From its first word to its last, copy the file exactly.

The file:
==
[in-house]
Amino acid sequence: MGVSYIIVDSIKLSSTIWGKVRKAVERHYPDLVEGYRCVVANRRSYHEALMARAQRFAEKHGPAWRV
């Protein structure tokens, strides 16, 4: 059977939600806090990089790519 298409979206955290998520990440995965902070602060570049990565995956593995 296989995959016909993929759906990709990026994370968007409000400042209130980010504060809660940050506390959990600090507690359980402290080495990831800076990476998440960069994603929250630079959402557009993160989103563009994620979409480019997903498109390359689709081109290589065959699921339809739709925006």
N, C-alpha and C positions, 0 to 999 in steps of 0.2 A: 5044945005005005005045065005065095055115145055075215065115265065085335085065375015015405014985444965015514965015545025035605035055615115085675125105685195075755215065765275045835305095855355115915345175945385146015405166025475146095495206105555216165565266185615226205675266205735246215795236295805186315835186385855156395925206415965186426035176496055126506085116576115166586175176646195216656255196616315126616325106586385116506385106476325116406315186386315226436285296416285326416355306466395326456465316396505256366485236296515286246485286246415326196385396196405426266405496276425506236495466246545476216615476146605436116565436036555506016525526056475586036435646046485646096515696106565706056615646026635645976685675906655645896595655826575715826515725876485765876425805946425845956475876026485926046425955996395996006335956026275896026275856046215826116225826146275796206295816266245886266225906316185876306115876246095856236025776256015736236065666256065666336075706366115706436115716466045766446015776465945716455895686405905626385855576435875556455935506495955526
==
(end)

[in-house]
Amino acid sequence: MGVSYIIVDSIKLSSTIWGKVRKAVERHYPDLVEGYRCVVANRRSYHEALMARAQRFAEKHGPAWRV
């Protein structure tokens, strides 16, 4: 059977939600806090990089790519 298409979206955290998520990440995965902070602060570049990565995956593995 296989995959016909993929759906990709990026994370968007409000400042209130980010504060809660940050506390959990600090507690359980402290080495990831800076990476998440960069994603929250630079959402557009993160989103563009994620979409480019997903498109390359689709081109290589065959699921339809739709925006």
N, C-alpha and C positions, 0 to 999 in steps of 0.2 A: 5044945005005005005045065005065095055115145055075215065115265065085335085065375015015405014985444965015514965015545025035605035055615115085675125105685195075755215065765275045835305095855355115915345175945385146015405166025475146095495206105555216165565266185615226205675266205735246215795236295805186315835186385855156395925206415965186426035176496055126506085116576115166586175176646195216656255196616315126616325106586385116506385106476325116406315186386315226436285296416285326416355306466395326456465316396505256366485236296515286246485286246415326196385396196405426266405496276425506236495466246545476216615476146605436116565436036555506016525526056475586036435646046485646096515696106565706056615646026635645976685675906655645896595655826575715826515725876485765876425805946425845956475876026485926046425955996395996006335956026275896026275856046215826116225826146275796206295816266245886266225906316185876306115876246095856236025776256015736236065666256065666336075706366115706436115716466045766446015776465945716455895686405905626385855576435875556455935506495955526